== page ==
If Bentonville’s prosecutor is allowed access to the electronically stored information on Bates’s Echo, and something relevant and incriminating is found, it would be far from the first time information from personal devices was used to convict its owner of a crime. People have been convicted of crimes based on location data “pinged” from cell towers to a perpetrators’ cell phone, linking them to the location of the crimes committed and at the correct time. Similarly, the court now regularly delves into a defendant’s relevant text messages after making a request of that person’s cell phone provider. This was seen most recently and prominently in the case where Justin Ross Harris was convicted of purposefully leaving his toddler in a hot car to die. Individuals’ Internet searches have also been used against them in a court of law, as was seen in the prosecution’s presentation of Casey Anthony’s searches about chloroform in the high profile case in which she was accused of murdering her daughter. Although Ms. Anthony was acquitted, the jurors and the public regarded the introduction of the searches to be quite damning (although not determinative). In recent years, video game data has even been recovered and used as evidence, and one young man was convicted of murdering another teenager after admitting to the killing while playing World of Warcraft. Most recently, a Fitbit activity tracker was used to prove that a woman who had accused a man of sexually assaulting her in her sleep had made up her claims. Fitbit data showed that she was not asleep during the time she claimed the assault occurred, but she was actually up and walking around at that time. It allowed not only the accused to be acquitted, but it also allowed her to be charged with making a false sexual assault claim.
All of this evidence is formally known as electronically stored information (ESI). When determining the admissibility of certain ESI, most courts conclude the same evidentiary considerations apply to ESI as apply to other evidence. The court in Lorraine v. Markel Insurance, said the admissibility of ESI can be broken down into “a series of hurdles to be cleared by the proponent of the evidence.” The Lorraine hurdles are presented in the form of a series of questions that must be answered in order to determine admissibility. They are: (1) Is the ESI relevant under Federal Rule of Evidence 401?; (2) Is the ESI authentic under Federal Rule of Evidence 901?; (3) Is the ESI hearsay or subject to an exception under Federal Rules of Evidence 801-807?; (4) Is the form of ESI an original or duplicate under Federal Rules of Evidence 1001-1008?; and, (5) Is the probative value of the ESI substantially outweighed by the danger of unfair prejudice under Federal Rule of Evidence 403?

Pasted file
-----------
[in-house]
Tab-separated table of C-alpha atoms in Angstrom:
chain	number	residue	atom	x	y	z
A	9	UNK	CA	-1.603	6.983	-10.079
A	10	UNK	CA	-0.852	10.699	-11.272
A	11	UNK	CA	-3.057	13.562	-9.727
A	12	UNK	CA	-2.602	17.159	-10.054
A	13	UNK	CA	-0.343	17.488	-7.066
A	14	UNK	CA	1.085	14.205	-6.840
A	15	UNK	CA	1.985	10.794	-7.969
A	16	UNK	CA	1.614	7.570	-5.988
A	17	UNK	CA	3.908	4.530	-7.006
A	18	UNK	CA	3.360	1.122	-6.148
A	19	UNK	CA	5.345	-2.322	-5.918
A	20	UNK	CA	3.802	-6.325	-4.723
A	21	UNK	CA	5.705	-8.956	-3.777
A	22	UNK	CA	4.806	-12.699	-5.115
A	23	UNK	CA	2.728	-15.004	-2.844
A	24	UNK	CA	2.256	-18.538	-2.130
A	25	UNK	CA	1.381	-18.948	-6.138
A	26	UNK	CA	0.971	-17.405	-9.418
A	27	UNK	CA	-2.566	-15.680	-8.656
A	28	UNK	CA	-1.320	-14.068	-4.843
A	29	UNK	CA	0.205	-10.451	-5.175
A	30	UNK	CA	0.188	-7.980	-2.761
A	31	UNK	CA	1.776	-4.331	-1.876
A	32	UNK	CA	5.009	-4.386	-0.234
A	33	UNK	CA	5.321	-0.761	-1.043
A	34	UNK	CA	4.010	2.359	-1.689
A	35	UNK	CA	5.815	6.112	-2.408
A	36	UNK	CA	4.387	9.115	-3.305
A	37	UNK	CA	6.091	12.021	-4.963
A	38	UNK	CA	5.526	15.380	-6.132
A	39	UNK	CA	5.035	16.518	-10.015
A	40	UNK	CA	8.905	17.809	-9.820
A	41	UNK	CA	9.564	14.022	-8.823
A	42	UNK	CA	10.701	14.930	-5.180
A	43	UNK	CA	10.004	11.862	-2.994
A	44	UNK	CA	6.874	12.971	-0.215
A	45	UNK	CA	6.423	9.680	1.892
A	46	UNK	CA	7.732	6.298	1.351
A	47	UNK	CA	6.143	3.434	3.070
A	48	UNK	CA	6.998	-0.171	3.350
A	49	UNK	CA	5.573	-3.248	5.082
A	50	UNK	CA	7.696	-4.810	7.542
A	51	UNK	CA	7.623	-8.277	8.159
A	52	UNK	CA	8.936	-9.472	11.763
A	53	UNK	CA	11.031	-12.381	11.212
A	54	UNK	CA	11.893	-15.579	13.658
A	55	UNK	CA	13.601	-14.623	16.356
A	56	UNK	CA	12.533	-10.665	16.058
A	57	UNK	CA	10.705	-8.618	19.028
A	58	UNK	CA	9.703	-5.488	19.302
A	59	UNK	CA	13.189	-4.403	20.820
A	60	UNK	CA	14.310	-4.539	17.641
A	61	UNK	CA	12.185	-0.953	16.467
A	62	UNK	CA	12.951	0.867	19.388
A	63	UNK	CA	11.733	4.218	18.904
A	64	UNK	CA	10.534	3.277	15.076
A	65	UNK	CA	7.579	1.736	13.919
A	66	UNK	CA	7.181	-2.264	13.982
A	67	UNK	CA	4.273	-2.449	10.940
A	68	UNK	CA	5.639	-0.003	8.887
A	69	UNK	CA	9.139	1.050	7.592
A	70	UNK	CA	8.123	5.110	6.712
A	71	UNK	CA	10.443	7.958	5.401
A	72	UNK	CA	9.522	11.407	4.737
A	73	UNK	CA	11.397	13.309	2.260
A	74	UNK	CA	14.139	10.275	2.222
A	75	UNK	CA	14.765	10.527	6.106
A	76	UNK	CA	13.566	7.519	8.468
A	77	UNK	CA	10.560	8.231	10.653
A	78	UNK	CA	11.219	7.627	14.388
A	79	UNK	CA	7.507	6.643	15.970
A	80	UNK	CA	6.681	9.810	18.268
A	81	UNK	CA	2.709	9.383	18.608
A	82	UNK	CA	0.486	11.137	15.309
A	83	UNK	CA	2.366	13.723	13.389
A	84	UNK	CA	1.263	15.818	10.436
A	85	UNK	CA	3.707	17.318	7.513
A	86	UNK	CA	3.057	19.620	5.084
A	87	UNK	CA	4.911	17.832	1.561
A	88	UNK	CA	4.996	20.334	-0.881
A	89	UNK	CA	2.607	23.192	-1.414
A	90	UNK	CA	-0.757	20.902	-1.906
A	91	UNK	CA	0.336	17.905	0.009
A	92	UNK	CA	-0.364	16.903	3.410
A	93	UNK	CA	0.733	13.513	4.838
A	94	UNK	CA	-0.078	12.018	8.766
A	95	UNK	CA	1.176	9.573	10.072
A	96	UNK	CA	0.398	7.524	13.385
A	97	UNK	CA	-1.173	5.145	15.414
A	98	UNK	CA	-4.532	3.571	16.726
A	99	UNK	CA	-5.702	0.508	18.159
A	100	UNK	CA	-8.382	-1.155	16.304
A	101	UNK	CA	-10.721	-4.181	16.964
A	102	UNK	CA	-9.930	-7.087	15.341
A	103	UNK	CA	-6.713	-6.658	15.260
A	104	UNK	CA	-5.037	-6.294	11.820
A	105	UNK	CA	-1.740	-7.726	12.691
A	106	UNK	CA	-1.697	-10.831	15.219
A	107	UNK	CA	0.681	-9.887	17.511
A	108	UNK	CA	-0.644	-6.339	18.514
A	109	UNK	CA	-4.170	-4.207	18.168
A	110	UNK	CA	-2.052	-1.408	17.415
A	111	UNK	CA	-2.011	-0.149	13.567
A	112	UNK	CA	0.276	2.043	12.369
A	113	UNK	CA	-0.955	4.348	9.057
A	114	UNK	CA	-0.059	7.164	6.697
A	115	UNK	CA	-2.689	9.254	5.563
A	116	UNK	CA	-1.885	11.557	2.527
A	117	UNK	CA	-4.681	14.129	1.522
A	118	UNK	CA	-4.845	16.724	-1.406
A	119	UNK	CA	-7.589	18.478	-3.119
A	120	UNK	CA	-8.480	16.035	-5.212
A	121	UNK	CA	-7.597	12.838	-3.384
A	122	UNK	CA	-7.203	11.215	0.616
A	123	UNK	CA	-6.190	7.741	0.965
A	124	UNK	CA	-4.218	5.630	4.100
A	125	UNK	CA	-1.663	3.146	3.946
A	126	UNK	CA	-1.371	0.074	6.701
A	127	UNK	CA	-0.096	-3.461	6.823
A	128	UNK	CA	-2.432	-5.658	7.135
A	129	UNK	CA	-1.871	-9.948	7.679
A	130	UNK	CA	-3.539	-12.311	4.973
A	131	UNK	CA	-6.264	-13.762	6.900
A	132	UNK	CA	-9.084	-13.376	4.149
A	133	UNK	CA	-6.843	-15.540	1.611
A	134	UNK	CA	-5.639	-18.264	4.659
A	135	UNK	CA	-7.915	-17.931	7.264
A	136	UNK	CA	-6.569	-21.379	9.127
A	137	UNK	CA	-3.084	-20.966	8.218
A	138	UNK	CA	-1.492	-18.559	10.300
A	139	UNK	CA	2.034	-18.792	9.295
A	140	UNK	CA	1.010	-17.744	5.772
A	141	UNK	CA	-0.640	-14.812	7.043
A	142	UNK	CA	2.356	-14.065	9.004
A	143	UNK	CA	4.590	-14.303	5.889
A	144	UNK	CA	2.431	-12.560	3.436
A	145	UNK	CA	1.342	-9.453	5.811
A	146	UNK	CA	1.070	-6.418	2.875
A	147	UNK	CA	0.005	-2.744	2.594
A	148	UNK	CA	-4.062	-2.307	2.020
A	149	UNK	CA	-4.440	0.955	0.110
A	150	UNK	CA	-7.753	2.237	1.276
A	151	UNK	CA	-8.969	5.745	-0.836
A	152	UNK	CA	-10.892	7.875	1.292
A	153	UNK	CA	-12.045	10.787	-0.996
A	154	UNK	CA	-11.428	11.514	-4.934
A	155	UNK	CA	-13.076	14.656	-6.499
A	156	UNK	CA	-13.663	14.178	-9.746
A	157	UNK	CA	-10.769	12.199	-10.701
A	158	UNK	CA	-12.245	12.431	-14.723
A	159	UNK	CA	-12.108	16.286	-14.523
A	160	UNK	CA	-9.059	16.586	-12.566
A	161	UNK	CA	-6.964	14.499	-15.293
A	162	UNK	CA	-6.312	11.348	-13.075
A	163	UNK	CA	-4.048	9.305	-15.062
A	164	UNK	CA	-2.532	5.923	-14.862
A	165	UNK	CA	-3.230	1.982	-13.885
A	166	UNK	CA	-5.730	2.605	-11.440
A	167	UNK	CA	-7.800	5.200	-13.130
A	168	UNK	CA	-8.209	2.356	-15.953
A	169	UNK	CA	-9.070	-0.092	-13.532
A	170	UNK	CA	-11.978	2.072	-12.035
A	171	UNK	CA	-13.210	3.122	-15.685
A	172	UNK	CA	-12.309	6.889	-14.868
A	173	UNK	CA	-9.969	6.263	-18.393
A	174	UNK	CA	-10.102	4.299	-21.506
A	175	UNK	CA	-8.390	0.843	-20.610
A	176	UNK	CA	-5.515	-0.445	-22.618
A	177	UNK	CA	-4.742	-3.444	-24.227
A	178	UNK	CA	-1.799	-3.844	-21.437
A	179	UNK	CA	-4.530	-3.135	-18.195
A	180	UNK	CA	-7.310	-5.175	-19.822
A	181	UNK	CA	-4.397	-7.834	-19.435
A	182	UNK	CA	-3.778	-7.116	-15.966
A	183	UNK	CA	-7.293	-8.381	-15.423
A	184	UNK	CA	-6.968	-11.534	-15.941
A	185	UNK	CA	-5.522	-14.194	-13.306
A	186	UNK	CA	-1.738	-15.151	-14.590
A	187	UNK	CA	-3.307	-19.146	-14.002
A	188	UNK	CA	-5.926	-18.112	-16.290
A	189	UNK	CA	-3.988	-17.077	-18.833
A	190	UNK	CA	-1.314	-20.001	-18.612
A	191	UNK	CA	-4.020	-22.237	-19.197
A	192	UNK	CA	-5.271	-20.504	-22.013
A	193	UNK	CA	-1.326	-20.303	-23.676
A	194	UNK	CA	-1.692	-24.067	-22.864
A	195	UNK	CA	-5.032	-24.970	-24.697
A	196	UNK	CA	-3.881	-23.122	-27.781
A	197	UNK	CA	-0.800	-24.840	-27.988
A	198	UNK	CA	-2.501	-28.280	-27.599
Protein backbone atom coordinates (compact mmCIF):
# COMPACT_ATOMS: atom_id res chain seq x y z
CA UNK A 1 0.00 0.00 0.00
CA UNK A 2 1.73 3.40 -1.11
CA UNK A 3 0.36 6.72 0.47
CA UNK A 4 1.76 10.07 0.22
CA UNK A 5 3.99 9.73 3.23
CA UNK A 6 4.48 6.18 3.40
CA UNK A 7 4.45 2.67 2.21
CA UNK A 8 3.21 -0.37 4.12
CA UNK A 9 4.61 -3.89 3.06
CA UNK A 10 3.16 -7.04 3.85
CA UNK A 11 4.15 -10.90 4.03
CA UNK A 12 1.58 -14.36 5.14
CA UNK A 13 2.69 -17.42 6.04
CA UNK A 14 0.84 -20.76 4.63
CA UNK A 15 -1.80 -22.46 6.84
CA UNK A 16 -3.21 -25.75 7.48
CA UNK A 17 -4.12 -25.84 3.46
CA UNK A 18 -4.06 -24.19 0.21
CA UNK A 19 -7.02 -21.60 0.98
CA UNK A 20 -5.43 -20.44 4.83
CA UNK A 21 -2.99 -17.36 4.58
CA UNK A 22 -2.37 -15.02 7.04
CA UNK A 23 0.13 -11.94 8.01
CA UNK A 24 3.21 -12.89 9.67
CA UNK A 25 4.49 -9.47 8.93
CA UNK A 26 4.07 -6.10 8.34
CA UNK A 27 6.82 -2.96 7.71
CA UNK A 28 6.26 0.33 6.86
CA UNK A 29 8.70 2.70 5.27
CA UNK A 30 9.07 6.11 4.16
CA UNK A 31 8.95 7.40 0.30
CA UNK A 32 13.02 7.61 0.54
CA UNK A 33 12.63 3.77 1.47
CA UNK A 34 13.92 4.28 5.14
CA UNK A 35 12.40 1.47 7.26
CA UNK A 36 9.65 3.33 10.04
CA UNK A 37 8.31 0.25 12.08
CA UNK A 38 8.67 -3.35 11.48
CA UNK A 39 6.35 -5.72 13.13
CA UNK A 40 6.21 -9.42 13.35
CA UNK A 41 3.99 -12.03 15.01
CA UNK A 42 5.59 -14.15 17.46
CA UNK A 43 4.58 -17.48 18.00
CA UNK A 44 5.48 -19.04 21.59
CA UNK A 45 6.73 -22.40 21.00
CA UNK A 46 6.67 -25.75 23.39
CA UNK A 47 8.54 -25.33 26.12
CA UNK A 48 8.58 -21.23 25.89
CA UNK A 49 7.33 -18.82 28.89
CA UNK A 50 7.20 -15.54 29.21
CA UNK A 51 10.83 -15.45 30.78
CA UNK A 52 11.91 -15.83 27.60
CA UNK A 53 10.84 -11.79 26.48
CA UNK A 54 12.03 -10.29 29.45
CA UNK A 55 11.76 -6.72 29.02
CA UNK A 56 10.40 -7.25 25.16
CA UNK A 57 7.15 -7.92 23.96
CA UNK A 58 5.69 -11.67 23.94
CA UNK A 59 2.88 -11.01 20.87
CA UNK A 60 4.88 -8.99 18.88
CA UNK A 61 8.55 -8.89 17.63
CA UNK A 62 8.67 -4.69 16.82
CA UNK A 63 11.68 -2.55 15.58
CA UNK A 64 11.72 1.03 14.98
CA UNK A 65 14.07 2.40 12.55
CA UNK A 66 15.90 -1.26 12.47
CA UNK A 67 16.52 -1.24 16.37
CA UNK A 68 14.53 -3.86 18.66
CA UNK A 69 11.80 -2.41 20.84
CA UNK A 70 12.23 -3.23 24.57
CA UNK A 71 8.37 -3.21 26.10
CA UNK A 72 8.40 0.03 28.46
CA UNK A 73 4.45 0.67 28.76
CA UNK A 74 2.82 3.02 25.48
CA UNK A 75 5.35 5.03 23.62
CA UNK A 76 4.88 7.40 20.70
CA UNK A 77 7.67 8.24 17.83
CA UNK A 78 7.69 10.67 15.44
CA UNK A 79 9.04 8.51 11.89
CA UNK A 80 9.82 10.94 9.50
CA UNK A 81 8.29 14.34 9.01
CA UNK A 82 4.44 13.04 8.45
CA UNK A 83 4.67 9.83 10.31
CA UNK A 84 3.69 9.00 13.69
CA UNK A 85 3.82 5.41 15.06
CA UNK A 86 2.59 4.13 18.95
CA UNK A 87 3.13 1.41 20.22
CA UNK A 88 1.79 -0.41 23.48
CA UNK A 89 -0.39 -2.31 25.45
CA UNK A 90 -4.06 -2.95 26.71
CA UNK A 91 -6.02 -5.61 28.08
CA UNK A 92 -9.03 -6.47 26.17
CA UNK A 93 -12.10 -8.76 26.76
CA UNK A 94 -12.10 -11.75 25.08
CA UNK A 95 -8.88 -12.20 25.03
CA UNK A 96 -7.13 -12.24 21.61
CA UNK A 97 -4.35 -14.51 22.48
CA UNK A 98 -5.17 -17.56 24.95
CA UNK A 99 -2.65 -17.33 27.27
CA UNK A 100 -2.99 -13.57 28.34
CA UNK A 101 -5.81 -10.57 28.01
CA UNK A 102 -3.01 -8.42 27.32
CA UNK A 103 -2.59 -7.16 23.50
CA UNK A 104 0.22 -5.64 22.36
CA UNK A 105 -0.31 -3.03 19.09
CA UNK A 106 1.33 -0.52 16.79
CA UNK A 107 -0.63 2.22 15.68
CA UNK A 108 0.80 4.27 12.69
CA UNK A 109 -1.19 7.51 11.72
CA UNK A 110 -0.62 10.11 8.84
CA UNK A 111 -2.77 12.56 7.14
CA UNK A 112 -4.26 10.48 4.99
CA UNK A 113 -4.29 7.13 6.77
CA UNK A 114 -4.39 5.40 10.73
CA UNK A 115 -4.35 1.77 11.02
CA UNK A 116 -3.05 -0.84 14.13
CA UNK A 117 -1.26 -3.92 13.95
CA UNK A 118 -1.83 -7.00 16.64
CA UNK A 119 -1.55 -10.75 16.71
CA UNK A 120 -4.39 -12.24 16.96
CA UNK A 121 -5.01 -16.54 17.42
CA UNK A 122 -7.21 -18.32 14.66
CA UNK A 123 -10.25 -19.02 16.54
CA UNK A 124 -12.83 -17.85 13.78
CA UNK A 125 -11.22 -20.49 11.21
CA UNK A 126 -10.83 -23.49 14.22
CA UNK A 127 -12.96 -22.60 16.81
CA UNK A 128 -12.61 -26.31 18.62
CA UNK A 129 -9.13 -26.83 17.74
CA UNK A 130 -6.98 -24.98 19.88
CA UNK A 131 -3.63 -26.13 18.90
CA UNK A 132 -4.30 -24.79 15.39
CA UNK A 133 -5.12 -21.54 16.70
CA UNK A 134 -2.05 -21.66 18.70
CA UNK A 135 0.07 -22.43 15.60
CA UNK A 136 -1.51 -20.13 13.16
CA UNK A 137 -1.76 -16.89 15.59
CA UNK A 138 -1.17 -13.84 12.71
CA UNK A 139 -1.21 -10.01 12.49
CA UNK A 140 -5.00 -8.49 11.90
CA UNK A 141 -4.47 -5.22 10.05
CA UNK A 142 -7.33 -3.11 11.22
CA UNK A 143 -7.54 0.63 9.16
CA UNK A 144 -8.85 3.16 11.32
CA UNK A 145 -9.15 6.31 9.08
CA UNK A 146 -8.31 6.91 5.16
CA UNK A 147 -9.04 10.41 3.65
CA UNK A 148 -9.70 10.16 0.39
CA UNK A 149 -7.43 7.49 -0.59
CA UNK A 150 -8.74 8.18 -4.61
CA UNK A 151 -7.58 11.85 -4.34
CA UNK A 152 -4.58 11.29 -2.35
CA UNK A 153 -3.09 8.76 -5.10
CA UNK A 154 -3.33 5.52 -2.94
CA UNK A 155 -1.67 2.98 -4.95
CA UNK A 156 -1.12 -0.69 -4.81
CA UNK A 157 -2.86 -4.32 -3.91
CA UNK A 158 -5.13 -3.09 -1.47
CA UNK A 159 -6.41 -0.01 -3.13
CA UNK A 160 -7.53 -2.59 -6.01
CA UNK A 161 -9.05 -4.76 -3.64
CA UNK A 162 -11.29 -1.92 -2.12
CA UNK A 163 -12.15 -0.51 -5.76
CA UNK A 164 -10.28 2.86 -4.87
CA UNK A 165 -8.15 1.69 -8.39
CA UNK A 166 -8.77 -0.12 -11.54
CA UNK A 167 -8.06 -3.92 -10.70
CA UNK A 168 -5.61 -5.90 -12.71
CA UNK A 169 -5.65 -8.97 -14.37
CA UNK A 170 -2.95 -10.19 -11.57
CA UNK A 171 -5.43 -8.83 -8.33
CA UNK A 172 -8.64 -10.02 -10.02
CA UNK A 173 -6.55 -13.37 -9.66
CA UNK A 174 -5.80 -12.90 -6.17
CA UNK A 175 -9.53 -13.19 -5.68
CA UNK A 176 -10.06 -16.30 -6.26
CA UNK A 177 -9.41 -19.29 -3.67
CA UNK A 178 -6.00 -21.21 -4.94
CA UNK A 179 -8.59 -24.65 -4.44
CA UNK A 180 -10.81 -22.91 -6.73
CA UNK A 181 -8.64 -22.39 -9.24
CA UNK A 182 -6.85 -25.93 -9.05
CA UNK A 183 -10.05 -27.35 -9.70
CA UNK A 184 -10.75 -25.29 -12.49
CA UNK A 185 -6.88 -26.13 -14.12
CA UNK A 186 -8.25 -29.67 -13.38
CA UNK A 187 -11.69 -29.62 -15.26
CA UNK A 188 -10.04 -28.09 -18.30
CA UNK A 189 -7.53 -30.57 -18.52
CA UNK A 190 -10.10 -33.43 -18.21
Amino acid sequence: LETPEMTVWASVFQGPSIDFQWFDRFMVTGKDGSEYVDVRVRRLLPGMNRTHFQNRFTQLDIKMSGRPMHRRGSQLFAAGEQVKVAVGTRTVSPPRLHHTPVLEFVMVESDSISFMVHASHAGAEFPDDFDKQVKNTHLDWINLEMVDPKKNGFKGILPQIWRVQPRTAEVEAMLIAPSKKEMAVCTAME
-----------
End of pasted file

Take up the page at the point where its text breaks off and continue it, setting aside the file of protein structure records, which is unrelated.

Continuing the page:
What is different in this case is that, although an Echo owner’s query functions like a standard Internet search, it is not made in a forum that is reasonably known to be public. Although it is likely that most users know this is not actually the case, something about being at home with the search process set up to feel like a conversation seems to detach users from the reality of the situation. But that is what “smart” devices are for—to create an alternate reality in which those who own them no longer have to do certain jobs themselves. These devices work by knowing where people are, what they are doing, and keeping logs of this activity in order to get a better understanding of the users’ habits and preferences. Although this does not seem as tangible as a Google search or a text message, these activity logs are the ESI that may be found within a smart device. It is reasonable to believe, as these devices become more prevalent, that if ESI extracted from one of these smart devices is able to clear the Lorraine hurdles that it may be presented in a court of law.